How To: Train A Cat
YOU WILL NEED
To Give Your Cat Some Good Role Models, Such As"¦
--Humphrey, the cat who launched a political scandal
Named the Prime Minister's Official Mouser in 1988, former stray Humphrey quickly became a fixture at 10 Downing Street, overseeing feline issues for Margaret Thatcher and John Major. But, when Tony Blair won the Prime Ministership in a landslide in 1997, Humphrey's position quickly became threatened. Rumors flew through the British press that Blair's wife hated cats and wanted Humphrey gone. And, when the aging cat was shipped off to a undisclosed retirement home a few months later, Blair's political opponents actually accused him of having Humphrey killed. Blair ended up having to bring political journalists to Humphrey's new home and allow them to photograph the cat—hostage style—with copies of that day's newspaper before his name could be cleared. The scandal is still remembered as the first major challenge of Blair's administration.
--Towser, the world's greatest mouser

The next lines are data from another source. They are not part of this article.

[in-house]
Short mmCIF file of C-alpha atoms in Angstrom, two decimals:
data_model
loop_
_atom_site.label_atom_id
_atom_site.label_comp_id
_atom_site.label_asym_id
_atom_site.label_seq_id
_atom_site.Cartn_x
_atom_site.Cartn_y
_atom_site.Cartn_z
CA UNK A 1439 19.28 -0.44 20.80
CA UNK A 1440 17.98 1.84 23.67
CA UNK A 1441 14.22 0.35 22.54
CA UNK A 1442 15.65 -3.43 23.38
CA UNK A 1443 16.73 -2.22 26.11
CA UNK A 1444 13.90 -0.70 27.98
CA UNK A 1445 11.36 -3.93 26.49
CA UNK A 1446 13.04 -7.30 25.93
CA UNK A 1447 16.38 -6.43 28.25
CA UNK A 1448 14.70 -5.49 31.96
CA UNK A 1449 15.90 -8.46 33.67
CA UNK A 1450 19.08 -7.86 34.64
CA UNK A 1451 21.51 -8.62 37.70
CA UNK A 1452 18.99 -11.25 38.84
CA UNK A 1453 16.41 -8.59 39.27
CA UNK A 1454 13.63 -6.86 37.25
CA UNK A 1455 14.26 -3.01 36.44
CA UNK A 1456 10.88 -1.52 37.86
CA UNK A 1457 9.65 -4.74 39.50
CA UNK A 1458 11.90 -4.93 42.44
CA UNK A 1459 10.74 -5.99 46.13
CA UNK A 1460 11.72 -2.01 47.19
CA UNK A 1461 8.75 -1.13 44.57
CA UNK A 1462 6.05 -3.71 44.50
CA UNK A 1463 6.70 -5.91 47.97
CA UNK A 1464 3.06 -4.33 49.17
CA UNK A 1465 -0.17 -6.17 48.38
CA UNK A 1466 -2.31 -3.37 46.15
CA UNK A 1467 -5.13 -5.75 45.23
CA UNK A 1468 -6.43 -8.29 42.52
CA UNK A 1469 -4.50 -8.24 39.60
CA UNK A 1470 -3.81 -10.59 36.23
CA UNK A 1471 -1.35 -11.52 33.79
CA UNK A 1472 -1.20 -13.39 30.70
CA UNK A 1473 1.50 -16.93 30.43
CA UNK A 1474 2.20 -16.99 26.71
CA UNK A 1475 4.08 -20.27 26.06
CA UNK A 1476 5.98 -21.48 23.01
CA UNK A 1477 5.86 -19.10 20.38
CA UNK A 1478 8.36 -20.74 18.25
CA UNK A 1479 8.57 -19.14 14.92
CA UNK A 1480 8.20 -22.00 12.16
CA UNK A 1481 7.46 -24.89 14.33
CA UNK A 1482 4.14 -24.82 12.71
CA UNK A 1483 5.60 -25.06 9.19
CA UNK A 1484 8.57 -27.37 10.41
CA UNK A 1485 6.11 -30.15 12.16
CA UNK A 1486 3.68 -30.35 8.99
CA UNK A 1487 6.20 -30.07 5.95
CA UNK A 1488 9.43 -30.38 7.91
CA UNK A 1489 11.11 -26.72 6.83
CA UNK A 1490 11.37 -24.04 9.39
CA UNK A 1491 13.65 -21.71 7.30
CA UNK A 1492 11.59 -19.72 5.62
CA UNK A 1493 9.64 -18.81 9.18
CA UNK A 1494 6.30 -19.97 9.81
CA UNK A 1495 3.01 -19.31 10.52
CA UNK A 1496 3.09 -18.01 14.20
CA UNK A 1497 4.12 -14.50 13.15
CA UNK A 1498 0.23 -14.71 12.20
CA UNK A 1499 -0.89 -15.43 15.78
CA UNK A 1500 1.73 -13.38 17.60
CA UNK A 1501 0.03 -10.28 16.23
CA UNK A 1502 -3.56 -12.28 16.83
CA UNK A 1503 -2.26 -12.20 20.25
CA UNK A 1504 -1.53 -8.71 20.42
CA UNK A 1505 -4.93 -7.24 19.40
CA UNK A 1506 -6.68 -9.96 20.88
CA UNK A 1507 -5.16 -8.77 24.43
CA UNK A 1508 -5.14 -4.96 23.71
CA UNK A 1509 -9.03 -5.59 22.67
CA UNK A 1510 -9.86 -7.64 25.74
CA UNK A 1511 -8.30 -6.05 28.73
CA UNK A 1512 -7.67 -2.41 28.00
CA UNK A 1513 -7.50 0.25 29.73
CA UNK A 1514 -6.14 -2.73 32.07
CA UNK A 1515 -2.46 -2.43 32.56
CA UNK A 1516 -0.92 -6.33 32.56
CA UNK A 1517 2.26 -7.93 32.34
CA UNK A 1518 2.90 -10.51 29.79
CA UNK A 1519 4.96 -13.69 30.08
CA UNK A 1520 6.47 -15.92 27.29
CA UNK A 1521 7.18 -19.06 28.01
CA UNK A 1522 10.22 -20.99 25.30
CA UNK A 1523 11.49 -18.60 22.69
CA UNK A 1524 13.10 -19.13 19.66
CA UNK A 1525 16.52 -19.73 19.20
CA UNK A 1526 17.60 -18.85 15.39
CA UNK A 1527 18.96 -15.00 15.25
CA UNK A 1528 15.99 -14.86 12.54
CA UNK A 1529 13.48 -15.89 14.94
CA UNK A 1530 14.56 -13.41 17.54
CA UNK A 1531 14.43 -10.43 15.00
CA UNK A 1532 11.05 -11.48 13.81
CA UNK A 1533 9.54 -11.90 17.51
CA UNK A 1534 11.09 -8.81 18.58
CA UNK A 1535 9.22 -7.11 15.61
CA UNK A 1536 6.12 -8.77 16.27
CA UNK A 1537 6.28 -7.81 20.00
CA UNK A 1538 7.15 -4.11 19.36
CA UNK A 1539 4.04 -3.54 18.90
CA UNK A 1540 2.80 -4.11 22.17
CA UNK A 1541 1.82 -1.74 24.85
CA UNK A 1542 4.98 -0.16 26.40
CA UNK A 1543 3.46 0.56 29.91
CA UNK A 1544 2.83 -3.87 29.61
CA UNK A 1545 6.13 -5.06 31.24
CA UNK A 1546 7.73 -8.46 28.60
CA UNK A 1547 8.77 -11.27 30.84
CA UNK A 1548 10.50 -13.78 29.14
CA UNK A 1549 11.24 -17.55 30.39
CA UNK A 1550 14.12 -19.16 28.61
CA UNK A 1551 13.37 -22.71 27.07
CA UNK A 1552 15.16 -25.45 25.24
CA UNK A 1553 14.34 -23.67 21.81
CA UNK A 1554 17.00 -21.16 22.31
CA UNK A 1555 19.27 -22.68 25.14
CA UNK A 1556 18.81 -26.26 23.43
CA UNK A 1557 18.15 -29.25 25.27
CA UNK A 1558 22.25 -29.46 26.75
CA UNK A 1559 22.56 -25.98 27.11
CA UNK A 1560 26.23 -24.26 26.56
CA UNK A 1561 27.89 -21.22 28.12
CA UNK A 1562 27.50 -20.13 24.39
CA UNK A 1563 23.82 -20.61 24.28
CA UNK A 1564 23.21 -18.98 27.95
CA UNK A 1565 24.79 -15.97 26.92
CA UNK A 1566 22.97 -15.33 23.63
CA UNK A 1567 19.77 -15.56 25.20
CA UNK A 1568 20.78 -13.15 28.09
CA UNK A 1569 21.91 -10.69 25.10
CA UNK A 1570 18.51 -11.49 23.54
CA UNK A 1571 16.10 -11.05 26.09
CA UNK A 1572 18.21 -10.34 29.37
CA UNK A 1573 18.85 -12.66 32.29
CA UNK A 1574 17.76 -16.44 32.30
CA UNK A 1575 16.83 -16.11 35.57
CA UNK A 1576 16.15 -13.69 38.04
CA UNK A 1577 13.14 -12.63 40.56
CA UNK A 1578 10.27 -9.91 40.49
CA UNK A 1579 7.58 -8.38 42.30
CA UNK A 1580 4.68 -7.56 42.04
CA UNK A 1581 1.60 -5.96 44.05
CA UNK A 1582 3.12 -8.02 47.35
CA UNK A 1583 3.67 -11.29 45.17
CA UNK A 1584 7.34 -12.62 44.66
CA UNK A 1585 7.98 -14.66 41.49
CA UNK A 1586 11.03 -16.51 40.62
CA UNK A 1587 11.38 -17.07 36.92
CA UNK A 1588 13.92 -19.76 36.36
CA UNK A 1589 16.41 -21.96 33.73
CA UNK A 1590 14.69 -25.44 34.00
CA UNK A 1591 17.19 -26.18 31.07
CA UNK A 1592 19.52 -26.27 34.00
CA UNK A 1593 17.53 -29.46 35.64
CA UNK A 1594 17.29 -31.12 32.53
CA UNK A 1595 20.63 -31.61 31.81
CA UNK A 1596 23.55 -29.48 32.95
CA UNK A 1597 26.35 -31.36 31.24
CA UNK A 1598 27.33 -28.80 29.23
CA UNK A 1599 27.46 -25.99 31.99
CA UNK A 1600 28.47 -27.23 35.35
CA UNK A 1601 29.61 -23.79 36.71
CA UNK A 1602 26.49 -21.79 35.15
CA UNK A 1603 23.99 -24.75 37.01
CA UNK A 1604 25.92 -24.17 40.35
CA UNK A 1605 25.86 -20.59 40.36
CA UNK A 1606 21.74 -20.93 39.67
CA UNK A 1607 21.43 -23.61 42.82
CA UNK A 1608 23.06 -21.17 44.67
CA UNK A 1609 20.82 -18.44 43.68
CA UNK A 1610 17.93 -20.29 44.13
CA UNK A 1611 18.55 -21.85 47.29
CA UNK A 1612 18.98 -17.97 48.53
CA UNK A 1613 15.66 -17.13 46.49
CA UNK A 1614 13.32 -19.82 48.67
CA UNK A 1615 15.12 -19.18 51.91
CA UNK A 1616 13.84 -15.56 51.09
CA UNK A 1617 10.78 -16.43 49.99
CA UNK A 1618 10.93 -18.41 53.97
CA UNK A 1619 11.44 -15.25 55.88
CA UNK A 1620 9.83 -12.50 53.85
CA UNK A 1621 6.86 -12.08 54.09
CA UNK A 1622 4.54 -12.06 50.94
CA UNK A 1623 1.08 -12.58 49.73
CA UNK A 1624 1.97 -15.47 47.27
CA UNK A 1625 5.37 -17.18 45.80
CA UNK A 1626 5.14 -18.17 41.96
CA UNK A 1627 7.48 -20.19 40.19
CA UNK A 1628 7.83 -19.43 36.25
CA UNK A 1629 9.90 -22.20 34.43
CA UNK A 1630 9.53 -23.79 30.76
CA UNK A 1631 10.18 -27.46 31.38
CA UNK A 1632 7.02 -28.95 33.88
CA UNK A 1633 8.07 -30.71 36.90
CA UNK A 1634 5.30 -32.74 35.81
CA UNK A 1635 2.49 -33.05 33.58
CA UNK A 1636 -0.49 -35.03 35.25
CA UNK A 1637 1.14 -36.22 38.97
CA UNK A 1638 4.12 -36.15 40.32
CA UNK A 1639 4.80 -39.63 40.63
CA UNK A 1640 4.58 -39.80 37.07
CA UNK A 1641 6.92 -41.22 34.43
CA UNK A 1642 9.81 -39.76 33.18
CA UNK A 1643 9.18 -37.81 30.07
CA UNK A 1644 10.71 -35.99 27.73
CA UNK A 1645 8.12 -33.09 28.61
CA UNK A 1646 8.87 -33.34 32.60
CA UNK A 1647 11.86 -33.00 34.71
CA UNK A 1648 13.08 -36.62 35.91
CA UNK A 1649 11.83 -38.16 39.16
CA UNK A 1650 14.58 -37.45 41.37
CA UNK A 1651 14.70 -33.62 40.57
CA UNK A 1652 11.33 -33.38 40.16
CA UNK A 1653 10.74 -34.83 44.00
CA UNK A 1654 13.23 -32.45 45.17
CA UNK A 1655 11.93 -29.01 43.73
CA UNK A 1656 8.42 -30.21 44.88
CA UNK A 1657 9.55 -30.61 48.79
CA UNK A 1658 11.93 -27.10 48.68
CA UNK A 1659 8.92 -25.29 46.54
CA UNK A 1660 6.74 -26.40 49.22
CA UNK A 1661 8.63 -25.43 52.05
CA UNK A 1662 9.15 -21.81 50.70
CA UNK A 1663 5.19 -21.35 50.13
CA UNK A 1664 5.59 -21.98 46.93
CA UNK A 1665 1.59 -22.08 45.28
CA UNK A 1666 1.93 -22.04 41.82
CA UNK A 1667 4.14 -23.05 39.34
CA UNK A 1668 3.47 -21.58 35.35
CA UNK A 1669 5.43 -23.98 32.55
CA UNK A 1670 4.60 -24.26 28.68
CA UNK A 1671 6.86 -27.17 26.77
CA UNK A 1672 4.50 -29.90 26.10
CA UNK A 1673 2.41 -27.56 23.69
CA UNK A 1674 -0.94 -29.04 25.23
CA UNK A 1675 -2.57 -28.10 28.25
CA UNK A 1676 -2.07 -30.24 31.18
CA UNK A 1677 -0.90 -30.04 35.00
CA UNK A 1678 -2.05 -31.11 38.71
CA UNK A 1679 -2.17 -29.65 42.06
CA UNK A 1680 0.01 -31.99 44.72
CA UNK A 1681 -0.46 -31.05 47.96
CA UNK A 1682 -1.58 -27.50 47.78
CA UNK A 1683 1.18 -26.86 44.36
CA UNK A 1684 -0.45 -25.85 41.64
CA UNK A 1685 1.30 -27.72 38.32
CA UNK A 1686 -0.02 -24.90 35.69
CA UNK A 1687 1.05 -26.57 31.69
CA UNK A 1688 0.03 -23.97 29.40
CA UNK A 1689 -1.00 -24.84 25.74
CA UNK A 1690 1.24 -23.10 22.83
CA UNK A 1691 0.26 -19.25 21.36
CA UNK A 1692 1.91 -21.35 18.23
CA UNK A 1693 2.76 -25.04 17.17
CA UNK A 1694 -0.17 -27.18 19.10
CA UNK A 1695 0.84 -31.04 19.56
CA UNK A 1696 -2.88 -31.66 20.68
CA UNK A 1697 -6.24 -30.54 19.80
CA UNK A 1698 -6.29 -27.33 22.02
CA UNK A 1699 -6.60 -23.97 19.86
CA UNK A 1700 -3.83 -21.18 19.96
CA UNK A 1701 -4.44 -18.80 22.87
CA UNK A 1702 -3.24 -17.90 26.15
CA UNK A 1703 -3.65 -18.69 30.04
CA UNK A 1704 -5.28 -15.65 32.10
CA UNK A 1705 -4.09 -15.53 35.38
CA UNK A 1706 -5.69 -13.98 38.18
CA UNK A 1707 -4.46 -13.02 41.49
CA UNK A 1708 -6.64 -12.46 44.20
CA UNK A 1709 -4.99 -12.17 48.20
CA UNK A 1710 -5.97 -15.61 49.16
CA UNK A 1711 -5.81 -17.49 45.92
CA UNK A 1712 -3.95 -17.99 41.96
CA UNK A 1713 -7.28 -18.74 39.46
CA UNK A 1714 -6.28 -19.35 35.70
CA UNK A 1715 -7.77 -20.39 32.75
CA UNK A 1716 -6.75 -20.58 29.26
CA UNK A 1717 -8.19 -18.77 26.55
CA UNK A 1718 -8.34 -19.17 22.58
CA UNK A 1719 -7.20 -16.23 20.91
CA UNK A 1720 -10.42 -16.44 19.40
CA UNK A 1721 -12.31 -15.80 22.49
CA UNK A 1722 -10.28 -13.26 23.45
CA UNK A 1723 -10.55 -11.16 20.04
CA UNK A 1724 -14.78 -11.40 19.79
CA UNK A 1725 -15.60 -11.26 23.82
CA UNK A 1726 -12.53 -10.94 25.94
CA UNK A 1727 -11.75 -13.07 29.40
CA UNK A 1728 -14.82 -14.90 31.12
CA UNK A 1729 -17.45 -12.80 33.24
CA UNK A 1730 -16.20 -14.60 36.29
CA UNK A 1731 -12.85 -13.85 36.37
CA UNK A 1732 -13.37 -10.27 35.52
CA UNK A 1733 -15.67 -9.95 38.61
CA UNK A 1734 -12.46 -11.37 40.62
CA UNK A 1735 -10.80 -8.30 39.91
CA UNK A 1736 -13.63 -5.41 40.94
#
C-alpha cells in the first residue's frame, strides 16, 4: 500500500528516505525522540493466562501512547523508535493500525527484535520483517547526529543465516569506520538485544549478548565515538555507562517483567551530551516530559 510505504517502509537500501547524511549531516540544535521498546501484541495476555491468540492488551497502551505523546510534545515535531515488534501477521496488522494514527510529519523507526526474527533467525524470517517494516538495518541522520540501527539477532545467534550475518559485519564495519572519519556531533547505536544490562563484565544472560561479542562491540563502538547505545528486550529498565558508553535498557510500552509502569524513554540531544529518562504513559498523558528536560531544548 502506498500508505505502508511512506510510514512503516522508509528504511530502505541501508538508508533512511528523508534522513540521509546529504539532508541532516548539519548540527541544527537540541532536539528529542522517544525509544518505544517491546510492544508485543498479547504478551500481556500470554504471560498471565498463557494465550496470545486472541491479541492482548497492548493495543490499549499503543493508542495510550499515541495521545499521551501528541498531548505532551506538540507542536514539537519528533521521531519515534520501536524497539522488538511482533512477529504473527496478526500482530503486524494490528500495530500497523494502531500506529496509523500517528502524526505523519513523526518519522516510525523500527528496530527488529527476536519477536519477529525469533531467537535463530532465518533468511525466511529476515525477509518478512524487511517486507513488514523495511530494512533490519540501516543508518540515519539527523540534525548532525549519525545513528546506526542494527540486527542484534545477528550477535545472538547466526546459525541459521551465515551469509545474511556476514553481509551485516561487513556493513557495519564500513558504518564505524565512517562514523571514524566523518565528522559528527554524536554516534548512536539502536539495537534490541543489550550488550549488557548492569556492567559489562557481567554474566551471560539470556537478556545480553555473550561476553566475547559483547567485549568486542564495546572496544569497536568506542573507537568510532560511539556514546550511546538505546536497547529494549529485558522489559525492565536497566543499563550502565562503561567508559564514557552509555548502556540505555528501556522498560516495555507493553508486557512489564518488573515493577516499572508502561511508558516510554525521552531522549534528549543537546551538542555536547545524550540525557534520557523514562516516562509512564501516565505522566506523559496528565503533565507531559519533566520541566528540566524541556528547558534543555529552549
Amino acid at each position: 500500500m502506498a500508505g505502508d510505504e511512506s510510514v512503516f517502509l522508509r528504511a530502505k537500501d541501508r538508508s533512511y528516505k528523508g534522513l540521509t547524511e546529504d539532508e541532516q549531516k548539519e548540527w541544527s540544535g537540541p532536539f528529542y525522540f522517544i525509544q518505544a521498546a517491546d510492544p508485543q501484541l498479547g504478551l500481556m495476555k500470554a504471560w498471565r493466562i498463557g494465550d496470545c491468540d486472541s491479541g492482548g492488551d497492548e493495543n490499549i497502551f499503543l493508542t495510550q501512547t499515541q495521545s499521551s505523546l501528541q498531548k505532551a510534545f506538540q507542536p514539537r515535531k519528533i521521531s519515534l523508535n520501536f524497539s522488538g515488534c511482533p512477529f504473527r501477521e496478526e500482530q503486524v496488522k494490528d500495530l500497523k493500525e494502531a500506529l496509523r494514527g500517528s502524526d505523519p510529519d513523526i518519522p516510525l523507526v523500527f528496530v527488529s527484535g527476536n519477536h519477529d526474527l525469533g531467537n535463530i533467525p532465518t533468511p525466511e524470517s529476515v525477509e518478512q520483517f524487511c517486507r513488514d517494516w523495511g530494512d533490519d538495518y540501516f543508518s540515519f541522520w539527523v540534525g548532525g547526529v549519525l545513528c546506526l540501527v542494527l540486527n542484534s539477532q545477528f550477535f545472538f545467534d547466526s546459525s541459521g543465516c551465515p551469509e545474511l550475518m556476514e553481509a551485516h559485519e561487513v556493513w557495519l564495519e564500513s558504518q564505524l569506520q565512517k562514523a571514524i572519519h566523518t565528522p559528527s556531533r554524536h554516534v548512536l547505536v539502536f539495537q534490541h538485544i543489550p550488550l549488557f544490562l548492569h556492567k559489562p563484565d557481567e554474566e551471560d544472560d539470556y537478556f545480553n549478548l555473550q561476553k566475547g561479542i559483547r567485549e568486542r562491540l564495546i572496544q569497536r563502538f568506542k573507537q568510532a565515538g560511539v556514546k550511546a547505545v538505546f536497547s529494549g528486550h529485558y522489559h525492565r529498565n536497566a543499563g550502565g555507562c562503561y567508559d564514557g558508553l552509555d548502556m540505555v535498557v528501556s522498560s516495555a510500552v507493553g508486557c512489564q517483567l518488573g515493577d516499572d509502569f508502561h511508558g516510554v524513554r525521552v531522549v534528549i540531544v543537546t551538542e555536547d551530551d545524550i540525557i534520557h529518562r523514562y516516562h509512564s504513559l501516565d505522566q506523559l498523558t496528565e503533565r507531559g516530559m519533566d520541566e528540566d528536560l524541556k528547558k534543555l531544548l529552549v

Her position verified by the Guinness Book of World Records, it's fitting that Towser spent her 24 years surrounded by booze. The former official mouser to Scotland's oldest working distillery, Towser killed a reported 28,899 mice during her lifetime, earning both the Guinness mention and a commemorative bronze sculpture, which was dedicated at the factory after her death in 1987. Apparently, Towser's official number of kills was an average worked out by Guinness officials after observing her work over a period of days.
--Unsinkable Sam, World War II veteran
When the British Navy sunk the German battleship Bismarck in 1941, among the 115 survivors was the ships' cat, then named Oskar. Rescued by the British, Oskar was taken aboard the destroyer Cossack and lived there for five months, before that ship, too, was sunk. Oskar survived again. Transferred for a third time to the aircraft carrier Ark Royal, Oskar was on board (and survived) when the Royal was sunk a mere three weeks later. Rechristened "Unsinkable Sam," Oskar was sent to live out the rest of his life in a home for sailors, curtailing the career of what we can only imagine was one of Germany's most successful naval spies.